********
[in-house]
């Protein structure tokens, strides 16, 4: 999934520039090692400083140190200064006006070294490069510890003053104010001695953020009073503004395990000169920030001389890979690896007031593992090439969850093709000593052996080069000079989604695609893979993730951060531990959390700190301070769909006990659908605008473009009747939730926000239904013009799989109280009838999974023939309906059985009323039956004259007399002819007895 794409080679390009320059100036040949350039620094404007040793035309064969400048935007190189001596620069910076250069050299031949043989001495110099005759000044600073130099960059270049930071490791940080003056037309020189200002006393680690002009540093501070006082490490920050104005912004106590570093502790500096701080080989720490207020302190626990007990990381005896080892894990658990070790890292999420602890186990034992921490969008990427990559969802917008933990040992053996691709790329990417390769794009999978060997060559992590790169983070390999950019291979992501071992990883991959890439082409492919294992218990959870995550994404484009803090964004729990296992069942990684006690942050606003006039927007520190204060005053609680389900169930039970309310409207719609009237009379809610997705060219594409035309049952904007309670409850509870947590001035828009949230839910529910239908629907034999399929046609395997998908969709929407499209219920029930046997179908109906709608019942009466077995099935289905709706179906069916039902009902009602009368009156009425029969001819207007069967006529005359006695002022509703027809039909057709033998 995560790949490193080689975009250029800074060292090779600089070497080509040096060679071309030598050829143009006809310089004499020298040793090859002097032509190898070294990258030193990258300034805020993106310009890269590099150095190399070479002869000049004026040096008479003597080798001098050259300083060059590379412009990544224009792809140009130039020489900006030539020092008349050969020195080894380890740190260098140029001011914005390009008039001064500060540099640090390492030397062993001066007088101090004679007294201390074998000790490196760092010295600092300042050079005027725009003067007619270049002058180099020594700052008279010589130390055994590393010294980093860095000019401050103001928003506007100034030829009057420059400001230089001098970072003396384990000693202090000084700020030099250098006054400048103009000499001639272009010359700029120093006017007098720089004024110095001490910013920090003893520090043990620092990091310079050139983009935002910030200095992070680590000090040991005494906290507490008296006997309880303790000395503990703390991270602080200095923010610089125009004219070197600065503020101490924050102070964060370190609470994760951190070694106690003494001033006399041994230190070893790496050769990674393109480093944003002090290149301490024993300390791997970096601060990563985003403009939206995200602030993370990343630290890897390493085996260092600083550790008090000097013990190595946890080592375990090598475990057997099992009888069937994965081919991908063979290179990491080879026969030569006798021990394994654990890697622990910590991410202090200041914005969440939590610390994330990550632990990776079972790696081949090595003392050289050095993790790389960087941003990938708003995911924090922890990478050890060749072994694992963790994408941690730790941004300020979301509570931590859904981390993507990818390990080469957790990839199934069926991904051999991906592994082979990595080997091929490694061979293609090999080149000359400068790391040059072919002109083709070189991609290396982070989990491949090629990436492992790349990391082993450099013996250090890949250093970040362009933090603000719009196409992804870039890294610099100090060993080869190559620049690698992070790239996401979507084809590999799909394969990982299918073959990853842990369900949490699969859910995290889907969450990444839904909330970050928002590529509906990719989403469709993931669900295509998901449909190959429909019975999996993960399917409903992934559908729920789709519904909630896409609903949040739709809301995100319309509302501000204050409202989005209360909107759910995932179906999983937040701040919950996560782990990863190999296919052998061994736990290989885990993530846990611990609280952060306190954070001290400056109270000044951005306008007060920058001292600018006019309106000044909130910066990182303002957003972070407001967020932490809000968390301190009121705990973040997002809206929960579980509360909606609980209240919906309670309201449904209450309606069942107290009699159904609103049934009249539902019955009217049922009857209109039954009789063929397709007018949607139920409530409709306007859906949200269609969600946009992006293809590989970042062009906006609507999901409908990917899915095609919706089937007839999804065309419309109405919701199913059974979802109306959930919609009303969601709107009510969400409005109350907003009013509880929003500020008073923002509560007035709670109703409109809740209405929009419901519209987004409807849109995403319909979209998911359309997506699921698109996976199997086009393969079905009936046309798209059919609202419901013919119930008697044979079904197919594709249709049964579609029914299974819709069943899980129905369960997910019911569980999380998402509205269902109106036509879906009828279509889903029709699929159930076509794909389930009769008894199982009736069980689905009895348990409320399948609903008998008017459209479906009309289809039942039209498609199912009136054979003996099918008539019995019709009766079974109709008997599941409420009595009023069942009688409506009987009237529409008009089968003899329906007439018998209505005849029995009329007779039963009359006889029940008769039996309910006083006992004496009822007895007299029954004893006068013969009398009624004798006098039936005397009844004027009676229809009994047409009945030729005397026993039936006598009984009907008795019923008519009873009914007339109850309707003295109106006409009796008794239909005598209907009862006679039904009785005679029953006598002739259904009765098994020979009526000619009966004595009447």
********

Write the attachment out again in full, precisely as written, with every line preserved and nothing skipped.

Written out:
[in-house]
């Protein structure tokens, strides 16, 4: 999934520039090692400083140190200064006006070294490069510890003053104010001695953020009073503004395990000169920030001389890979690896007031593992090439969850093709000593052996080069000079989604695609893979993730951060531990959390700190301070769909006990659908605008473009009747939730926000239904013009799989109280009838999974023939309906059985009323039956004259007399002819007895 794409080679390009320059100036040949350039620094404007040793035309064969400048935007190189001596620069910076250069050299031949043989001495110099005759000044600073130099960059270049930071490791940080003056037309020189200002006393680690002009540093501070006082490490920050104005912004106590570093502790500096701080080989720490207020302190626990007990990381005896080892894990658990070790890292999420602890186990034992921490969008990427990559969802917008933990040992053996691709790329990417390769794009999978060997060559992590790169983070390999950019291979992501071992990883991959890439082409492919294992218990959870995550994404484009803090964004729990296992069942990684006690942050606003006039927007520190204060005053609680389900169930039970309310409207719609009237009379809610997705060219594409035309049952904007309670409850509870947590001035828009949230839910529910239908629907034999399929046609395997998908969709929407499209219920029930046997179908109906709608019942009466077995099935289905709706179906069916039902009902009602009368009156009425029969001819207007069967006529005359006695002022509703027809039909057709033998 995560790949490193080689975009250029800074060292090779600089070497080509040096060679071309030598050829143009006809310089004499020298040793090859002097032509190898070294990258030193990258300034805020993106310009890269590099150095190399070479002869000049004026040096008479003597080798001098050259300083060059590379412009990544224009792809140009130039020489900006030539020092008349050969020195080894380890740190260098140029001011914005390009008039001064500060540099640090390492030397062993001066007088101090004679007294201390074998000790490196760092010295600092300042050079005027725009003067007619270049002058180099020594700052008279010589130390055994590393010294980093860095000019401050103001928003506007100034030829009057420059400001230089001098970072003396384990000693202090000084700020030099250098006054400048103009000499001639272009010359700029120093006017007098720089004024110095001490910013920090003893520090043990620092990091310079050139983009935002910030200095992070680590000090040991005494906290507490008296006997309880303790000395503990703390991270602080200095923010610089125009004219070197600065503020101490924050102070964060370190609470994760951190070694106690003494001033006399041994230190070893790496050769990674393109480093944003002090290149301490024993300390791997970096601060990563985003403009939206995200602030993370990343630290890897390493085996260092600083550790008090000097013990190595946890080592375990090598475990057997099992009888069937994965081919991908063979290179990491080879026969030569006798021990394994654990890697622990910590991410202090200041914005969440939590610390994330990550632990990776079972790696081949090595003392050289050095993790790389960087941003990938708003995911924090922890990478050890060749072994694992963790994408941690730790941004300020979301509570931590859904981390993507990818390990080469957790990839199934069926991904051999991906592994082979990595080997091929490694061979293609090999080149000359400068790391040059072919002109083709070189991609290396982070989990491949090629990436492992790349990391082993450099013996250090890949250093970040362009933090603000719009196409992804870039890294610099100090060993080869190559620049690698992070790239996401979507084809590999799909394969990982299918073959990853842990369900949490699969859910995290889907969450990444839904909330970050928002590529509906990719989403469709993931669900295509998901449909190959429909019975999996993960399917409903992934559908729920789709519904909630896409609903949040739709809301995100319309509302501000204050409202989005209360909107759910995932179906999983937040701040919950996560782990990863190999296919052998061994736990290989885990993530846990611990609280952060306190954070001290400056109270000044951005306008007060920058001292600018006019309106000044909130910066990182303002957003972070407001967020932490809000968390301190009121705990973040997002809206929960579980509360909606609980209240919906309670309201449904209450309606069942107290009699159904609103049934009249539902019955009217049922009857209109039954009789063929397709007018949607139920409530409709306007859906949200269609969600946009992006293809590989970042062009906006609507999901409908990917899915095609919706089937007839999804065309419309109405919701199913059974979802109306959930919609009303969601709107009510969400409005109350907003009013509880929003500020008073923002509560007035709670109703409109809740209405929009419901519209987004409807849109995403319909979209998911359309997506699921698109996976199997086009393969079905009936046309798209059919609202419901013919119930008697044979079904197919594709249709049964579609029914299974819709069943899980129905369960997910019911569980999380998402509205269902109106036509879906009828279509889903029709699929159930076509794909389930009769008894199982009736069980689905009895348990409320399948609903008998008017459209479906009309289809039942039209498609199912009136054979003996099918008539019995019709009766079974109709008997599941409420009595009023069942009688409506009987009237529409008009089968003899329906007439018998209505005849029995009329007779039963009359006889029940008769039996309910006083006992004496009822007895007299029954004893006068013969009398009624004798006098039936005397009844004027009676229809009994047409009945030729005397026993039936006598009984009907008795019923008519009873009914007339109850309707003295109106006409009796008794239909005598209907009862006679039904009785005679029953006598002739259904009765098994020979009526000619009966004595009447």